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Technology and Finance Agreements Should Focus on Existing Clean Energy Sources

International Clean Energy Business Coalition Addresses Plenary Session of United Nations Climate Change Negotiations

Bonn, Germany – June 1, 2009 – At the opening plenary session of the Subsidiary Body for Scientific and Technological Advice (SBSTA) at the United Nations (UN) climate change treaty negotiations today, a global coalition of existing clean energy industries delivered specific recommendations regarding how both the private sector and finance are key elements to a successful international agreement in Copenhagen this December.  

“Post-2012 technology and financing frameworks must be structured to attract and leverage public and private capital equity flows,” stated Lisa Jacobson, President, U.S. Business Council for Sustainable Energy in her remarks to the UN delegates on behalf of the International Council for Sustainable Energy and the Global Wind Energy Council, a grouping of over 750 clean energy companies and business organizations worldwide.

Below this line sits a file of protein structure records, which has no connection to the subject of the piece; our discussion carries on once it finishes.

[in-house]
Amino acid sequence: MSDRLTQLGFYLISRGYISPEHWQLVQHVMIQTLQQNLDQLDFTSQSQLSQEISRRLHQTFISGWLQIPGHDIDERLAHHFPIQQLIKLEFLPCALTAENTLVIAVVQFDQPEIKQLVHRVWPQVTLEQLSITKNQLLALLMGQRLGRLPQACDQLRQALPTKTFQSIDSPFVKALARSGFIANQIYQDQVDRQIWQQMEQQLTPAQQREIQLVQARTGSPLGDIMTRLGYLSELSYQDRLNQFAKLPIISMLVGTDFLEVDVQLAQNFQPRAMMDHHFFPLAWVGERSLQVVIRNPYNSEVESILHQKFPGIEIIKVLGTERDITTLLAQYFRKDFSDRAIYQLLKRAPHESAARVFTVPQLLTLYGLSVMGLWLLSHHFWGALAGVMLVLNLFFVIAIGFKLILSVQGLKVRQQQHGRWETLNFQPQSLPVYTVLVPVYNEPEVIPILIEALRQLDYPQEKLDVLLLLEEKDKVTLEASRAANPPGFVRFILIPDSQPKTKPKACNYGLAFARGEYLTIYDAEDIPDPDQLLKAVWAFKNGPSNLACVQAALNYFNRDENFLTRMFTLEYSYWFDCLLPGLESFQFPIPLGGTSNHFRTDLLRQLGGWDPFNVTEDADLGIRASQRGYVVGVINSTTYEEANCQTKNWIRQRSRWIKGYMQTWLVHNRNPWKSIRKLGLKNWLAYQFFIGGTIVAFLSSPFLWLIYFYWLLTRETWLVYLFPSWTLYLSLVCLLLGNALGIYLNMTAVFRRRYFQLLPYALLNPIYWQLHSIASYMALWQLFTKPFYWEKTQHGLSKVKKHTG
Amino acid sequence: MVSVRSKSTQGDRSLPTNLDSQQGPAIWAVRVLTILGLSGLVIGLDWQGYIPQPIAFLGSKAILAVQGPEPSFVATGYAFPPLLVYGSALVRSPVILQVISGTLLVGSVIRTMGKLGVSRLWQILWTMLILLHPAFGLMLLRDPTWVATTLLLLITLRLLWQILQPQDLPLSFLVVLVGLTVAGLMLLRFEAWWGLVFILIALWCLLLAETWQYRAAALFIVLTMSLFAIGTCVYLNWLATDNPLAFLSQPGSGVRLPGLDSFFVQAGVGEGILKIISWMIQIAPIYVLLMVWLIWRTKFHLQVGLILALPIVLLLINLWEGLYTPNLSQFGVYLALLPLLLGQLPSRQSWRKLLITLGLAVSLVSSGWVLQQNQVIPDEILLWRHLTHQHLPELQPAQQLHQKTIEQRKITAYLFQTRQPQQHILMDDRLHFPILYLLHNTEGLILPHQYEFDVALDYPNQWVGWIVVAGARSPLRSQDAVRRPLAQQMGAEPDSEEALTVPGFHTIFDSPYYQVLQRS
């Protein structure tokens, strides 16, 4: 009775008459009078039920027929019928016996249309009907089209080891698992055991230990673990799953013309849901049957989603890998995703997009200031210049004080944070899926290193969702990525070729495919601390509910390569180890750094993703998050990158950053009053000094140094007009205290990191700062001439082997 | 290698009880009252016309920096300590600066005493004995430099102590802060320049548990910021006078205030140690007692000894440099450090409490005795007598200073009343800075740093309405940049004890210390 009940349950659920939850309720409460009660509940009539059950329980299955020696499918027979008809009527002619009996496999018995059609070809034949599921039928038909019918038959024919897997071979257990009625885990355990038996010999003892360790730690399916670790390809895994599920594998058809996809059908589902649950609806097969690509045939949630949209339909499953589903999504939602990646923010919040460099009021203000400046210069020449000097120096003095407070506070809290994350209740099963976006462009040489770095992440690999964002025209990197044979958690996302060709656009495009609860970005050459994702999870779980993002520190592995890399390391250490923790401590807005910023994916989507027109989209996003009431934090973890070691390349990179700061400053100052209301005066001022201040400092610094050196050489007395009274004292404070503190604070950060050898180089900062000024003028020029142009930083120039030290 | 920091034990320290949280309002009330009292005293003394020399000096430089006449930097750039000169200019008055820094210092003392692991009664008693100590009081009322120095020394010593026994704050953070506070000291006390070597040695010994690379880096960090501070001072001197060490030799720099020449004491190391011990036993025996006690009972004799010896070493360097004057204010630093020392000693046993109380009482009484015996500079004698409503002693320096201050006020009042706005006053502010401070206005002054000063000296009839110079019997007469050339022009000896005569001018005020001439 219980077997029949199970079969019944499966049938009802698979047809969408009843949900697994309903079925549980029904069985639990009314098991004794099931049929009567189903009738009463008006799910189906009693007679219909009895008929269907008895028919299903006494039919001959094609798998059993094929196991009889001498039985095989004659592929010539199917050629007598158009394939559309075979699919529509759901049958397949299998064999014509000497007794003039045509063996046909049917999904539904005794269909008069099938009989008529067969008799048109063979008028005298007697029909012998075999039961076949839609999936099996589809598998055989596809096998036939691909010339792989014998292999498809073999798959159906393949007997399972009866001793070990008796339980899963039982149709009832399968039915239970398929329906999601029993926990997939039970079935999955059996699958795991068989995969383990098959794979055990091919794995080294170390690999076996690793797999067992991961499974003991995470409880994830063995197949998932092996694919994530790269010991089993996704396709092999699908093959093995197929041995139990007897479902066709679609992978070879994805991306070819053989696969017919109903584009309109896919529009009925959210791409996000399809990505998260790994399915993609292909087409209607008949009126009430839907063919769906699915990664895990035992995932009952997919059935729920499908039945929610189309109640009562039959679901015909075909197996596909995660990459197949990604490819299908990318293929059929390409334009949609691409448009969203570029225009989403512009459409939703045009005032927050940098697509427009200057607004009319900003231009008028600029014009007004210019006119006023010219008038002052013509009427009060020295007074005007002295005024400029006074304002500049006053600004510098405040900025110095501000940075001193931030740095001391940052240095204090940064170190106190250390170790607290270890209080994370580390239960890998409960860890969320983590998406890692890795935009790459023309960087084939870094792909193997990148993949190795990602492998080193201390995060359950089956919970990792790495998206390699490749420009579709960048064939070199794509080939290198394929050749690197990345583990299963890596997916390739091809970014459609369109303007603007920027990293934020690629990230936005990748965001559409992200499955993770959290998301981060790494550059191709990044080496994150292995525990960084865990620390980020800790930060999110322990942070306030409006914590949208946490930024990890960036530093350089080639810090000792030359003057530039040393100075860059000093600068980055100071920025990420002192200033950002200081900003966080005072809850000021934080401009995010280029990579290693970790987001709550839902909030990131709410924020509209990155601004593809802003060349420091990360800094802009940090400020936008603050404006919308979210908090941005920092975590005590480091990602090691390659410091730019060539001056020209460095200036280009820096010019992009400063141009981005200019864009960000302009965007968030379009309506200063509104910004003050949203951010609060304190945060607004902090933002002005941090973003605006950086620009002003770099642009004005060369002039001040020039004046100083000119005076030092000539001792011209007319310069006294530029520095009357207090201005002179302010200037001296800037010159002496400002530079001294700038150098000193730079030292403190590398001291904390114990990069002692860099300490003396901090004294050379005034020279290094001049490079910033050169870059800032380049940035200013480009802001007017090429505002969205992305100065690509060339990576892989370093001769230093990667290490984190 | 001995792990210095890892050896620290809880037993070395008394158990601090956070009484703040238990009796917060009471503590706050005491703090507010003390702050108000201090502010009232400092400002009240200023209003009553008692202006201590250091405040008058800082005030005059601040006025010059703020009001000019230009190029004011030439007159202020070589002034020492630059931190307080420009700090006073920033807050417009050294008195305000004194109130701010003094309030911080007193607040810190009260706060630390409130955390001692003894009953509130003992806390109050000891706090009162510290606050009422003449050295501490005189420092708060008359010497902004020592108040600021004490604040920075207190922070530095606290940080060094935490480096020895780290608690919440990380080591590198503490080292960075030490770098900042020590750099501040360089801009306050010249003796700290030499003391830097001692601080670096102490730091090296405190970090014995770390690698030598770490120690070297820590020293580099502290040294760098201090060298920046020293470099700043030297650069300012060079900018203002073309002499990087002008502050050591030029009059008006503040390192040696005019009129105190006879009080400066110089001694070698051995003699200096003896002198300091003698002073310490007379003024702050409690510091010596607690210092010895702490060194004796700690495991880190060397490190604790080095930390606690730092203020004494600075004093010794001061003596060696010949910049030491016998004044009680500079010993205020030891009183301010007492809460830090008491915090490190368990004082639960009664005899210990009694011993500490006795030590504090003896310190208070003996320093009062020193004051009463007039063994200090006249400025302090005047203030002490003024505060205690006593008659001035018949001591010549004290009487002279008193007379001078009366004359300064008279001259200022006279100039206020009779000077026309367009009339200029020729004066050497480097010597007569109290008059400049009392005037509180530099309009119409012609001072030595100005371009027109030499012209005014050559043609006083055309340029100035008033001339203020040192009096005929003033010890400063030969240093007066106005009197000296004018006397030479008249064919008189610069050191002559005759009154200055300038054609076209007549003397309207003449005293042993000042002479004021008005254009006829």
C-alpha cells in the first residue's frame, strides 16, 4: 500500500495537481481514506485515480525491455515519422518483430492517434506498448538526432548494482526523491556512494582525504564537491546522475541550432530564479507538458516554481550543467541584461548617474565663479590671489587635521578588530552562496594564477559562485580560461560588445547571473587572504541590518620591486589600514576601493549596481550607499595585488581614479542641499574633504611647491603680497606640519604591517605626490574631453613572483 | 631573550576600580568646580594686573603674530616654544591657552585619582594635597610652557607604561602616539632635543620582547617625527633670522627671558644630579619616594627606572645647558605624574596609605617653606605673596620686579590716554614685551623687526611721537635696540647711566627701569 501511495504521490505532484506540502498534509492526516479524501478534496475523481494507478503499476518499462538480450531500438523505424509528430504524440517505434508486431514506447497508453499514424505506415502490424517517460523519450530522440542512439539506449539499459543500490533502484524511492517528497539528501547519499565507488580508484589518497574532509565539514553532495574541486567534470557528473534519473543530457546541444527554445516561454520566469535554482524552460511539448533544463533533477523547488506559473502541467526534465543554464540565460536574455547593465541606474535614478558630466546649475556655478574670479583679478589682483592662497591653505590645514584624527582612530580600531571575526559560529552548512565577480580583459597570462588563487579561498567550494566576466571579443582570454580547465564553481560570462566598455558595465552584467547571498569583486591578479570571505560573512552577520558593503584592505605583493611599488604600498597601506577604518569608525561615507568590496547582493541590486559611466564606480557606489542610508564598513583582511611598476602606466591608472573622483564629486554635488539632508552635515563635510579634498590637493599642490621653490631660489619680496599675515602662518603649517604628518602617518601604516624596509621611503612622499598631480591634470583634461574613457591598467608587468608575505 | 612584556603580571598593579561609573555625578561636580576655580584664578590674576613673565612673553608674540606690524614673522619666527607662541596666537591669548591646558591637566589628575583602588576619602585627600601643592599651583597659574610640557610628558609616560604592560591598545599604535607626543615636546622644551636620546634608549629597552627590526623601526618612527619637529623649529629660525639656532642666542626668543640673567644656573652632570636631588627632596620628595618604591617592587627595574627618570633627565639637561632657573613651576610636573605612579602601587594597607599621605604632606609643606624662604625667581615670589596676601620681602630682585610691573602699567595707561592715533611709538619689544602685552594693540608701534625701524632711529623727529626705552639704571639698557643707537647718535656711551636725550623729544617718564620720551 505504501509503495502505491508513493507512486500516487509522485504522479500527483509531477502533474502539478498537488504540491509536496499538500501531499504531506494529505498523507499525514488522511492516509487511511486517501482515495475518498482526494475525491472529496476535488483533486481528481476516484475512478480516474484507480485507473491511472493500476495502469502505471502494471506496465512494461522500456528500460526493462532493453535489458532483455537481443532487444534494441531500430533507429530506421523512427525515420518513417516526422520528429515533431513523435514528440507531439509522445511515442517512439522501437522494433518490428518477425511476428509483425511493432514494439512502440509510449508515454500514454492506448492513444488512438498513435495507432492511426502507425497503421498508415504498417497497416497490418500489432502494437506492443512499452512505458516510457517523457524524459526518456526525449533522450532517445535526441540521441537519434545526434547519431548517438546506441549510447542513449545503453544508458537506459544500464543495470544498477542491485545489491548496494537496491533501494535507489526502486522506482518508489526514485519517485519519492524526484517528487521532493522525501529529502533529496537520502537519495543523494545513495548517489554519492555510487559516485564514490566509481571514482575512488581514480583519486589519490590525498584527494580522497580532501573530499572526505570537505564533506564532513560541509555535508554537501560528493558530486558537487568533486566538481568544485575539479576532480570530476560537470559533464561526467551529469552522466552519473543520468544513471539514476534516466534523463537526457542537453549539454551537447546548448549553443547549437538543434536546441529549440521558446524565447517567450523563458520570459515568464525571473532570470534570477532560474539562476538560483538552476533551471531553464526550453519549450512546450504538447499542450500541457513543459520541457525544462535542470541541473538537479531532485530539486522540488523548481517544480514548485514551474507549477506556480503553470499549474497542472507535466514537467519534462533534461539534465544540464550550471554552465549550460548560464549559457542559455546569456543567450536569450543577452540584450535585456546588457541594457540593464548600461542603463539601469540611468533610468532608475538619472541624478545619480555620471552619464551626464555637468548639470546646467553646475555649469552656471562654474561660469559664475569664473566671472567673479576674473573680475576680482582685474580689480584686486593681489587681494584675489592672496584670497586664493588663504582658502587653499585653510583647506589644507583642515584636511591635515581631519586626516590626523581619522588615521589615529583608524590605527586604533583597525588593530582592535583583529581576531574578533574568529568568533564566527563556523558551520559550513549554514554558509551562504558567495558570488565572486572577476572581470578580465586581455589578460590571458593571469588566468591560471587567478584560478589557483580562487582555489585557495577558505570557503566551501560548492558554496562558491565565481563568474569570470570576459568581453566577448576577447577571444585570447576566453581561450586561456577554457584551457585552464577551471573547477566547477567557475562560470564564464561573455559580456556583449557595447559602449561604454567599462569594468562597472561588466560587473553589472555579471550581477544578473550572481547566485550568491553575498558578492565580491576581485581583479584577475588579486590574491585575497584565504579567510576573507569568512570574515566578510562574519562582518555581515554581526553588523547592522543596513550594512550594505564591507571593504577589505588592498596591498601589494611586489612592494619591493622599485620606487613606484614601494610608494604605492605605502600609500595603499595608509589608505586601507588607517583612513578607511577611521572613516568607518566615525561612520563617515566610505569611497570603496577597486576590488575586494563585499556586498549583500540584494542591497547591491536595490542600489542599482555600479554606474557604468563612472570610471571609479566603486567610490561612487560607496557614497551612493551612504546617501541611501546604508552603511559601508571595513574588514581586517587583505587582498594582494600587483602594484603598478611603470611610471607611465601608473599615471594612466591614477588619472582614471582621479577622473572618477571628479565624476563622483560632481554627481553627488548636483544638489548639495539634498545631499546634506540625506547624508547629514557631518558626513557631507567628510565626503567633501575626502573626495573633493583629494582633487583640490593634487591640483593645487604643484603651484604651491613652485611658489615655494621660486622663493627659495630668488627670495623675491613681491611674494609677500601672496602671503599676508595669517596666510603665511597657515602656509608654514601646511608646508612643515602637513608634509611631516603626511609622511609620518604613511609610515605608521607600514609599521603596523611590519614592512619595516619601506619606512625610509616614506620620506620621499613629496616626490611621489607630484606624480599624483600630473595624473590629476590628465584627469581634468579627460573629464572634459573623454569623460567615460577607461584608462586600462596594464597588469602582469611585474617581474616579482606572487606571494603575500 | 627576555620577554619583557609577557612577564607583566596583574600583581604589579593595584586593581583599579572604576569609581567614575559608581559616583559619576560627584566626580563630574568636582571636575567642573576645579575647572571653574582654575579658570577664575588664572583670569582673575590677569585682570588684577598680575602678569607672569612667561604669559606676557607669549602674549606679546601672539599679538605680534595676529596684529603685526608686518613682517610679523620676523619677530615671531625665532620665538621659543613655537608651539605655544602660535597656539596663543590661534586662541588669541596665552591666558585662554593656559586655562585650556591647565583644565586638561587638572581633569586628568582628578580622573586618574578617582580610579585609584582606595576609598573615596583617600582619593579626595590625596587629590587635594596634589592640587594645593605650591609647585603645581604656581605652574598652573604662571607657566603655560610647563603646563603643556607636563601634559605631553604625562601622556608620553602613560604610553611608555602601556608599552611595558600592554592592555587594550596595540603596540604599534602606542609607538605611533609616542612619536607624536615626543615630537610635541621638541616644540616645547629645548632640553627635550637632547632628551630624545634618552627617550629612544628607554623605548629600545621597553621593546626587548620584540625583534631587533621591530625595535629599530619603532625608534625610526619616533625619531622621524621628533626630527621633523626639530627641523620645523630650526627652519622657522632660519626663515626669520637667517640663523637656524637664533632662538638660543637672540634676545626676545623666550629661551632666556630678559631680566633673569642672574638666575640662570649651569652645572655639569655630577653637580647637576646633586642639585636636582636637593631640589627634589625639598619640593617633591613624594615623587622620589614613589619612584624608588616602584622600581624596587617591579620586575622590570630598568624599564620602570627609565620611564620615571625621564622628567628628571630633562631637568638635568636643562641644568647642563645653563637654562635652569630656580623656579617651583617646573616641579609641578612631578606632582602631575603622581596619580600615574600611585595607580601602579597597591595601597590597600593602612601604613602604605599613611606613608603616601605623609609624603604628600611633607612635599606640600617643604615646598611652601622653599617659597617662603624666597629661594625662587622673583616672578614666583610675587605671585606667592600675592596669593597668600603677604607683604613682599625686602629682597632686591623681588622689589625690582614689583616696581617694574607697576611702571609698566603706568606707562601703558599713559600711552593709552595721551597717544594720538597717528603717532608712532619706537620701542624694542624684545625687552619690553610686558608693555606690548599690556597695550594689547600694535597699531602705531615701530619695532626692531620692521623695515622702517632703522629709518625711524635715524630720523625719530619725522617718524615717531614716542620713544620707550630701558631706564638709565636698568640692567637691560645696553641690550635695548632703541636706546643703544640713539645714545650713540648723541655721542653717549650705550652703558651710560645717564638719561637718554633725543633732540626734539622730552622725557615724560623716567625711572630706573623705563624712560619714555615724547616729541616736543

The SBSTA is the forum created by the United Nations Framework Convention for Climate Change (UNFCCC) where topics such as the development and transfer of technology are discussed and debated. The SBSTA is considering reports on technology transfer which highlight the significant role that the private sector will play in the development, transfer and financing of mitigation and adaptation technologies.

These two features are important elements to the next international agreement currently under negotiation that will follow the conclusion of the Kyoto Protocol in 2012. This international coalition of existing clean energy technologies believes that a strong post-2012 agreement in Copenhagen with clear mid-term and near-term greenhouse gas emissions reduction targets will send clear market signals that will accelerate the deployment of existing clean energy technologies.

The coalition also extended its support of preliminary SBSTA reports on performance indicators which state that the creation of enabling environments for technology transfer and financing are key measures of market development and the transfer of technology. More specifically, Ms. Jacobson identified that “Indicators for enabling environments should be specific and track incentives and policies that increase installed capacity of clean energy generation as well as the adoption of codes and standards to increase building efficiency.”  

The global transformation to a clean energy economy relies on both a strong policy framework and clear market signals—both of which can be achieved by UN delegates reaching a consensus agreement in December in Copenhagen.  Such an agreement must set the conditions needed to foster the rapid and broad diffusion of existing clean energy technologies, as detailed in the full text of the intervention.

 

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